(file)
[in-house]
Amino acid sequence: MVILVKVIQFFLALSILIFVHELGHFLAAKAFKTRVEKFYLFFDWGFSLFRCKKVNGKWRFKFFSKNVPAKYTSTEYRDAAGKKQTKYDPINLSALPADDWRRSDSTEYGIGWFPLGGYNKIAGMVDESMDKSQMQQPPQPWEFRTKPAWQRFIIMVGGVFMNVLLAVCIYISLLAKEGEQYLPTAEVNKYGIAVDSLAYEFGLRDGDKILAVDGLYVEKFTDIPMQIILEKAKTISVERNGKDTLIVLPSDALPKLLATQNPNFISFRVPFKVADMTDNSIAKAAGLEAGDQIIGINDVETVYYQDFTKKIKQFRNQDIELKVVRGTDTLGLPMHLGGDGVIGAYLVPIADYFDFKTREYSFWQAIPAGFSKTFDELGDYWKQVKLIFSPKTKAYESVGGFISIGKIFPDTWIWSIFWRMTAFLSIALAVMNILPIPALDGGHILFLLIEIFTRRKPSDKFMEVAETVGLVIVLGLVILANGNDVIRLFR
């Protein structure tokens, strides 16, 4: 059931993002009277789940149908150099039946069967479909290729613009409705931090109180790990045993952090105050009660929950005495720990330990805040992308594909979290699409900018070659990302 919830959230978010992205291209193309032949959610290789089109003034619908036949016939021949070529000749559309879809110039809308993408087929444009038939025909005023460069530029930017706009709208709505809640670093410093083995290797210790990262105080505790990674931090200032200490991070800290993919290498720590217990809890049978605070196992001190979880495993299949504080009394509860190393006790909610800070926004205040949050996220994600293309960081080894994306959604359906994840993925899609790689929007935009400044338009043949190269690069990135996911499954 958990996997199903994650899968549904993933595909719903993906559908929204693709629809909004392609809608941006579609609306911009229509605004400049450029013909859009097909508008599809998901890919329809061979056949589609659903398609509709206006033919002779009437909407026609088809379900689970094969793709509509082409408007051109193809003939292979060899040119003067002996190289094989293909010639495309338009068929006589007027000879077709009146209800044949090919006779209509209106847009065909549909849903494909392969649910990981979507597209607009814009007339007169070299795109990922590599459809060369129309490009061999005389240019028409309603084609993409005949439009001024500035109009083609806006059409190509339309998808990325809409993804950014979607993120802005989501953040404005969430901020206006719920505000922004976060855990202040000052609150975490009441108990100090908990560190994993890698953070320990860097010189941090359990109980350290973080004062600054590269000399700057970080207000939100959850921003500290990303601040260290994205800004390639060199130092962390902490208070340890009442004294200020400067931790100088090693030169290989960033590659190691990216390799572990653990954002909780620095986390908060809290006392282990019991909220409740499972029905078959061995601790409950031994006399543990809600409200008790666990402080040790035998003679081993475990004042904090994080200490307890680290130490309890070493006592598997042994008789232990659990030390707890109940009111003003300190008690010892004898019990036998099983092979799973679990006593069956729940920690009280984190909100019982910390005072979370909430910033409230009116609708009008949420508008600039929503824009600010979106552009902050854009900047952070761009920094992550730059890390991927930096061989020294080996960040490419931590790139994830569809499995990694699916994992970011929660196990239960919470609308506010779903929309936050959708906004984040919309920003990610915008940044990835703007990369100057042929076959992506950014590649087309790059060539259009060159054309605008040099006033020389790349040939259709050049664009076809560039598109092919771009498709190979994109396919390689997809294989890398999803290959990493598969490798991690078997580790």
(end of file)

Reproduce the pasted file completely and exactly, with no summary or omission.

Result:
[in-house]
Amino acid sequence: MVILVKVIQFFLALSILIFVHELGHFLAAKAFKTRVEKFYLFFDWGFSLFRCKKVNGKWRFKFFSKNVPAKYTSTEYRDAAGKKQTKYDPINLSALPADDWRRSDSTEYGIGWFPLGGYNKIAGMVDESMDKSQMQQPPQPWEFRTKPAWQRFIIMVGGVFMNVLLAVCIYISLLAKEGEQYLPTAEVNKYGIAVDSLAYEFGLRDGDKILAVDGLYVEKFTDIPMQIILEKAKTISVERNGKDTLIVLPSDALPKLLATQNPNFISFRVPFKVADMTDNSIAKAAGLEAGDQIIGINDVETVYYQDFTKKIKQFRNQDIELKVVRGTDTLGLPMHLGGDGVIGAYLVPIADYFDFKTREYSFWQAIPAGFSKTFDELGDYWKQVKLIFSPKTKAYESVGGFISIGKIFPDTWIWSIFWRMTAFLSIALAVMNILPIPALDGGHILFLLIEIFTRRKPSDKFMEVAETVGLVIVLGLVILANGNDVIRLFR
């Protein structure tokens, strides 16, 4: 059931993002009277789940149908150099039946069967479909290729613009409705931090109180790990045993952090105050009660929950005495720990330990805040992308594909979290699409900018070659990302 919830959230978010992205291209193309032949959610290789089109003034619908036949016939021949070529000749559309879809110039809308993408087929444009038939025909005023460069530029930017706009709208709505809640670093410093083995290797210790990262105080505790990674931090200032200490991070800290993919290498720590217990809890049978605070196992001190979880495993299949504080009394509860190393006790909610800070926004205040949050996220994600293309960081080894994306959604359906994840993925899609790689929007935009400044338009043949190269690069990135996911499954 958990996997199903994650899968549904993933595909719903993906559908929204693709629809909004392609809608941006579609609306911009229509605004400049450029013909859009097909508008599809998901890919329809061979056949589609659903398609509709206006033919002779009437909407026609088809379900689970094969793709509509082409408007051109193809003939292979060899040119003067002996190289094989293909010639495309338009068929006589007027000879077709009146209800044949090919006779209509209106847009065909549909849903494909392969649910990981979507597209607009814009007339007169070299795109990922590599459809060369129309490009061999005389240019028409309603084609993409005949439009001024500035109009083609806006059409190509339309998808990325809409993804950014979607993120802005989501953040404005969430901020206006719920505000922004976060855990202040000052609150975490009441108990100090908990560190994993890698953070320990860097010189941090359990109980350290973080004062600054590269000399700057970080207000939100959850921003500290990303601040260290994205800004390639060199130092962390902490208070340890009442004294200020400067931790100088090693030169290989960033590659190691990216390799572990653990954002909780620095986390908060809290006392282990019991909220409740499972029905078959061995601790409950031994006399543990809600409200008790666990402080040790035998003679081993475990004042904090994080200490307890680290130490309890070493006592598997042994008789232990659990030390707890109940009111003003300190008690010892004898019990036998099983092979799973679990006593069956729940920690009280984190909100019982910390005072979370909430910033409230009116609708009008949420508008600039929503824009600010979106552009902050854009900047952070761009920094992550730059890390991927930096061989020294080996960040490419931590790139994830569809499995990694699916994992970011929660196990239960919470609308506010779903929309936050959708906004984040919309920003990610915008940044990835703007990369100057042929076959992506950014590649087309790059060539259009060159054309605008040099006033020389790349040939259709050049664009076809560039598109092919771009498709190979994109396919390689997809294989890398999803290959990493598969490798991690078997580790």